Photo Stories: African Women and Kids
Affected by AIDS Share their Lives


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Hello Wednesday, August 8

Ben Byrnes

Posted 10:14PM on Wednesday, August 08, 2007 Pacific Time

It is amazing that in three days time these kids have been able to progress from being shy and almost awestruck around the cameras to analyzing each situation for composition, lighting and angles to produce dramatic photography. The intensely personal vision of the kids when they photograph their friends, neighborhood, and yesterday, their homes, offers an amazing insight to how they view their world. They have begun to realize that with the lens of a camera they can share their stories and there are people both in Mozambique and thousands of miles away who will care.

While conversing with my father through email he was reminded of "a speech by Bill Moyer this last January. In the speech [Bill] reminded us that the successes of the Civil Rights Movement and the Vietnam War Protests were because the stories of man's inhumanity to man were told over and over again, especially through graphic photography, until it finally seeped into the American consciousness. This process took many years, even decades of perseverance by the story tellers. They opened our eyes and we owe them a great deal of gratitude." My hope is that when all is said and done and the book has been published and shows have been set up, the stories will keep being retold by those who listen.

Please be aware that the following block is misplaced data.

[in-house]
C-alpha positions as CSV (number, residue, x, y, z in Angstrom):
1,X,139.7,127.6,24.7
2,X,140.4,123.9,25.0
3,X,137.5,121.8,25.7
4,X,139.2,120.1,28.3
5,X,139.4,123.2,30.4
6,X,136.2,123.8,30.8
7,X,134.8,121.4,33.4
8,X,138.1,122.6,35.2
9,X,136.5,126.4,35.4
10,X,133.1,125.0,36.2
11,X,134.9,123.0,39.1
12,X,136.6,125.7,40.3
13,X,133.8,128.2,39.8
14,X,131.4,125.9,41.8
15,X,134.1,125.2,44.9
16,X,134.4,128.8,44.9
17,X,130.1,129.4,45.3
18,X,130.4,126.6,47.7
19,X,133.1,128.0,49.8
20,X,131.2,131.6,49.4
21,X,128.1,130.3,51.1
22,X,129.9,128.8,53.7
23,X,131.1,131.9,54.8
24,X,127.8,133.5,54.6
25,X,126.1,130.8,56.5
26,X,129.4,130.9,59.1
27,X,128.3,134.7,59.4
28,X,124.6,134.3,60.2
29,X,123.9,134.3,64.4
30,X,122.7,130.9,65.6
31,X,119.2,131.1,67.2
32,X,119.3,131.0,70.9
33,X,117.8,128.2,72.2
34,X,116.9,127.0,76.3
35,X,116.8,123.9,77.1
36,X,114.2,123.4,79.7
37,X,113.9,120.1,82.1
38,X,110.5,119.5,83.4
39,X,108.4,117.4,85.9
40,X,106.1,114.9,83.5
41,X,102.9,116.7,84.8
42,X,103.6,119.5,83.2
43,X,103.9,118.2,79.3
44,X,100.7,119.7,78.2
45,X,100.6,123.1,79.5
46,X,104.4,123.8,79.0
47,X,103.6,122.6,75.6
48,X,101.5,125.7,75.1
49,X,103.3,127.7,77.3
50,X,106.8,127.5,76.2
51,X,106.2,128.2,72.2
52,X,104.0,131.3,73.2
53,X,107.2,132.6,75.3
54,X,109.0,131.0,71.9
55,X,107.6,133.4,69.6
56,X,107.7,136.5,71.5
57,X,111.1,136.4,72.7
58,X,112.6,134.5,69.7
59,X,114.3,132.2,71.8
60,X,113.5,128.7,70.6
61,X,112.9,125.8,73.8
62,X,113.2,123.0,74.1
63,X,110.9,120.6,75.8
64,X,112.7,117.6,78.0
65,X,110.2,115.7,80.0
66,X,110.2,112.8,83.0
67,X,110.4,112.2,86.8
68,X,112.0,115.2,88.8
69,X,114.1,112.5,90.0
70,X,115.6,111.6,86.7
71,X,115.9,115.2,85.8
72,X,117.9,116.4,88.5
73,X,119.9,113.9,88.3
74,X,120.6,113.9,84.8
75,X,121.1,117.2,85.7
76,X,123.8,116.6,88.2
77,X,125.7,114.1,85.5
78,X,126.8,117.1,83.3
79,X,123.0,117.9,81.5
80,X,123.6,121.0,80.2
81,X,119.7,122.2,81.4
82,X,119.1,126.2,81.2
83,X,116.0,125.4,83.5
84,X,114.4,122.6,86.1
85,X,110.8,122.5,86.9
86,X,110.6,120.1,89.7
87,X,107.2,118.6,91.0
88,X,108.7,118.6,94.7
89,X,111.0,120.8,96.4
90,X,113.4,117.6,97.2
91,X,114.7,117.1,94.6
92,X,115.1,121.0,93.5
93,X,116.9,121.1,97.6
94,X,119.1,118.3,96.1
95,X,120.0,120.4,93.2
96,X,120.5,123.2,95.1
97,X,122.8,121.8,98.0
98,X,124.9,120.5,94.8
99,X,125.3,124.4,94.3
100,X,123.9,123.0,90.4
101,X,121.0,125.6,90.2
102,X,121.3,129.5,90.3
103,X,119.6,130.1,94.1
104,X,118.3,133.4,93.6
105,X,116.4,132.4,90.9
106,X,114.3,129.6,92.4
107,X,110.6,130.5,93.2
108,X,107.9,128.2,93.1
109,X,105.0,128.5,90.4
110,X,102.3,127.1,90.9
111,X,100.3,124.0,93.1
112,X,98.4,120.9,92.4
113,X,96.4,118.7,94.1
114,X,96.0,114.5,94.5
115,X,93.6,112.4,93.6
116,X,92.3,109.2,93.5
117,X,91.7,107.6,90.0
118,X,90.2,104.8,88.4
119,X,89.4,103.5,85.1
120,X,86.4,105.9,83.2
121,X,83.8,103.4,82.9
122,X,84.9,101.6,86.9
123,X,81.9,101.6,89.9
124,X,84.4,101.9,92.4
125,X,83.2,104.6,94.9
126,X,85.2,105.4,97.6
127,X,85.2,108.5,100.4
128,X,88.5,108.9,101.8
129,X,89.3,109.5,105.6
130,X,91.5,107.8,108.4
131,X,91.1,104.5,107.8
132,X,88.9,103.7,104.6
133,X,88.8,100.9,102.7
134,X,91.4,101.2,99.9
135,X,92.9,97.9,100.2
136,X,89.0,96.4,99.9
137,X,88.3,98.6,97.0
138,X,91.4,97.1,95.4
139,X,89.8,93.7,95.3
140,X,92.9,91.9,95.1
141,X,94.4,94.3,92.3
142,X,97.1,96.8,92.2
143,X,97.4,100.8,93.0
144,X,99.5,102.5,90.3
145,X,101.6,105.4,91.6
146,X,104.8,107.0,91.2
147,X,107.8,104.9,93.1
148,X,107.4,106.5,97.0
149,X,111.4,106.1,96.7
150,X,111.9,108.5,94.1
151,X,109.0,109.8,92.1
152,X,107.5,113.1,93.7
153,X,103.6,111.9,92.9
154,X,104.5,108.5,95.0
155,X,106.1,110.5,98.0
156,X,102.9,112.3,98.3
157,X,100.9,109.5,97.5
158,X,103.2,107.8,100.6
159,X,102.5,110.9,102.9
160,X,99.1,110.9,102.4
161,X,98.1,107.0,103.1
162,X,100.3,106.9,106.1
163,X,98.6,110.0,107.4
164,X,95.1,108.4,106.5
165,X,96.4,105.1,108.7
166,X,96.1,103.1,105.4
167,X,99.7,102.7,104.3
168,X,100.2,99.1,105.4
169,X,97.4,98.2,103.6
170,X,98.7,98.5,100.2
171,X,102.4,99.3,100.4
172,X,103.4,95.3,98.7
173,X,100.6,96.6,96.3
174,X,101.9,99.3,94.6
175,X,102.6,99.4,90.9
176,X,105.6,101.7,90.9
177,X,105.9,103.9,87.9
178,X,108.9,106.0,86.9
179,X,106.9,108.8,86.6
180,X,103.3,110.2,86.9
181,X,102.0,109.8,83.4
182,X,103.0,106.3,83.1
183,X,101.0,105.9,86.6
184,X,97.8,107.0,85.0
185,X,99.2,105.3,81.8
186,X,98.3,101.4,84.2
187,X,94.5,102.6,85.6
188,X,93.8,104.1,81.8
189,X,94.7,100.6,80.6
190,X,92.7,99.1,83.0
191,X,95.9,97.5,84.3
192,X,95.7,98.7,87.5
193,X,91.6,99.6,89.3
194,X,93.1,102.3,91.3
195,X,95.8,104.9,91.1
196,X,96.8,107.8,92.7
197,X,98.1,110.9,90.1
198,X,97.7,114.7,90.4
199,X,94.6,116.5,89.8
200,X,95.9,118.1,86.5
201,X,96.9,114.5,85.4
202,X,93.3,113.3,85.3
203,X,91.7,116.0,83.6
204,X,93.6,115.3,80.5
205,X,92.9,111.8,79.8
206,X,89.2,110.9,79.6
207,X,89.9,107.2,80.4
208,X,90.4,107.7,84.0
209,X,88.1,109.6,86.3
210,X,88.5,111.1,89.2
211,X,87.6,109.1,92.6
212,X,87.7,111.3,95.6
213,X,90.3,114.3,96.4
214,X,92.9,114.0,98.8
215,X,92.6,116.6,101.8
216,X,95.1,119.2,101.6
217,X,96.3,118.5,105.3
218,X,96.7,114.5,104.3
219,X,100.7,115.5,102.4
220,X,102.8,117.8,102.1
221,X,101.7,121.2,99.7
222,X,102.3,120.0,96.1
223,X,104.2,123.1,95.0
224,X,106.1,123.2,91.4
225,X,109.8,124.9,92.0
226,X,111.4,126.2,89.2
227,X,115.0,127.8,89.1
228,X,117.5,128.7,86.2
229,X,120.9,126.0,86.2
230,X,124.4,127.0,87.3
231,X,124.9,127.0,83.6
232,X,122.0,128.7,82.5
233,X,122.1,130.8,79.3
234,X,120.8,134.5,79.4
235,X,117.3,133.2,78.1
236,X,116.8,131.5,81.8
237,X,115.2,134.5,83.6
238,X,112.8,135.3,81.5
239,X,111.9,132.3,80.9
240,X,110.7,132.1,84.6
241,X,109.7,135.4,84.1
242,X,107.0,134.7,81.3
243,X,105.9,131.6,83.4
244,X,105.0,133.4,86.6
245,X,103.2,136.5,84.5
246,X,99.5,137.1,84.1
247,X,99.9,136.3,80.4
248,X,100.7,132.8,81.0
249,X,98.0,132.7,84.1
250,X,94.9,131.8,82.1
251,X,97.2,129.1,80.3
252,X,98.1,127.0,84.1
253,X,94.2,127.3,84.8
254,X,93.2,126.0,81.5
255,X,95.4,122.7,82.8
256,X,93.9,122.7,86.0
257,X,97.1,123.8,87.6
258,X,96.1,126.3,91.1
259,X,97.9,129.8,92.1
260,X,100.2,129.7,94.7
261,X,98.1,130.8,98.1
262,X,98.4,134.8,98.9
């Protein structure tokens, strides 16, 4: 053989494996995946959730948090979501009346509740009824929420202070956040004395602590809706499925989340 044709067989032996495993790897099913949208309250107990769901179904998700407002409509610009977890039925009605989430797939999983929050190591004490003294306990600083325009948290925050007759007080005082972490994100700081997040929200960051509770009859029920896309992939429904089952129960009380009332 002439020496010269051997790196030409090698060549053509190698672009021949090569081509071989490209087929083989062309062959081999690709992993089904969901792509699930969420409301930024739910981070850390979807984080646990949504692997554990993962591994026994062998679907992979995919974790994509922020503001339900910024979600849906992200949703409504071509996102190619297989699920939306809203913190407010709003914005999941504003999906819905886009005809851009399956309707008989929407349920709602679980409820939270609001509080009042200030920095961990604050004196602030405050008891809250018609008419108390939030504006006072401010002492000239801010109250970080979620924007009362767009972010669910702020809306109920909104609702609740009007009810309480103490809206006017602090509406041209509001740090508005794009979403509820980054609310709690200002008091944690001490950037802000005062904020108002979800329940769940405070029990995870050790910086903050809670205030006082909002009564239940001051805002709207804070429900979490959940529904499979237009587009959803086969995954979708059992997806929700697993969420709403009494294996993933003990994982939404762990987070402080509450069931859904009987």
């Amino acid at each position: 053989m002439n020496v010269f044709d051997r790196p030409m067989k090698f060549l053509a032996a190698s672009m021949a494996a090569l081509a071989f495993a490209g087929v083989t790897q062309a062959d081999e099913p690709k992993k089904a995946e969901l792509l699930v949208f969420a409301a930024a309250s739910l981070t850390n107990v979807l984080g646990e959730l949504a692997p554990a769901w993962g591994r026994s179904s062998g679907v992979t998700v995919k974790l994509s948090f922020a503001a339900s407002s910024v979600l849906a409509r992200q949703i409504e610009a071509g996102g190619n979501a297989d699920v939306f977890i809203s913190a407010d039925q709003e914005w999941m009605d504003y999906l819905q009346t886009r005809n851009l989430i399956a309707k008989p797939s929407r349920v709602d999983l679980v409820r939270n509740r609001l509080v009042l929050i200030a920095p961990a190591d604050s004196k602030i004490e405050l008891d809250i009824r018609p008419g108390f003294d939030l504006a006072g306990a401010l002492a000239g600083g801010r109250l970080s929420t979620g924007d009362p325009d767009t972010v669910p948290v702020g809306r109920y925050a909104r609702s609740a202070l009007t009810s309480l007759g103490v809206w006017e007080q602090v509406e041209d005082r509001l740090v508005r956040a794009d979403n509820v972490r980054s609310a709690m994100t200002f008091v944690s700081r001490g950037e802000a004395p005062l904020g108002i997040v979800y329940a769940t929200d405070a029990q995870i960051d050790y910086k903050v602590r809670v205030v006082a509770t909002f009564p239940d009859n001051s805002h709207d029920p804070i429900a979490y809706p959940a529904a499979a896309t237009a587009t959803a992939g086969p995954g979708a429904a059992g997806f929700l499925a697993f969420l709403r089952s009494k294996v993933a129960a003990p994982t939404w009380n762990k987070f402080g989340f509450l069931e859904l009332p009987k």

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What I can say to my family, and my community, is that the most important thing is love, not money. Sometimes they say that they donít visit us because they have nothing to give us. We need love, not things. Even with money you can still feel alone inside.
Maputo project participant

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